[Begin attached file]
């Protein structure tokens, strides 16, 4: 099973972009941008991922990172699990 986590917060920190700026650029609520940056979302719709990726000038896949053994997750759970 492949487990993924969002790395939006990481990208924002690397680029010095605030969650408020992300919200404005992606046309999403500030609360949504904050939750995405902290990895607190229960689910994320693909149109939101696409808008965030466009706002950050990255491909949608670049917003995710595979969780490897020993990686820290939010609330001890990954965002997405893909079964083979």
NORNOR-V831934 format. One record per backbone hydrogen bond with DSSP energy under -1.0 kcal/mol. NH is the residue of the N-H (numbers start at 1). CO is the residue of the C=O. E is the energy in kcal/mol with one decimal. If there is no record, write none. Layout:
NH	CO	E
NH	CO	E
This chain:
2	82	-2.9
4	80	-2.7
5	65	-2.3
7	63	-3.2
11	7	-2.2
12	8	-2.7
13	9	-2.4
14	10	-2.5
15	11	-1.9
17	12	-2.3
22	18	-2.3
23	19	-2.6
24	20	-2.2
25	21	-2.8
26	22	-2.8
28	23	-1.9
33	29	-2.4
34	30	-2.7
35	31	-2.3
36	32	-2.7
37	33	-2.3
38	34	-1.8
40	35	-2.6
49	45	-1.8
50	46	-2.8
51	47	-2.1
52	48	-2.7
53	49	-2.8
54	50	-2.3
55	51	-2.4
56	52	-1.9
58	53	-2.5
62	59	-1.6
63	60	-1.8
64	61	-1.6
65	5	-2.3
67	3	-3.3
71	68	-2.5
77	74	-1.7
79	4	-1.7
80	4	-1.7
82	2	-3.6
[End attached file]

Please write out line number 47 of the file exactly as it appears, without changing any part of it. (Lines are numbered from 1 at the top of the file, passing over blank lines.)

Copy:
82	2	-3.6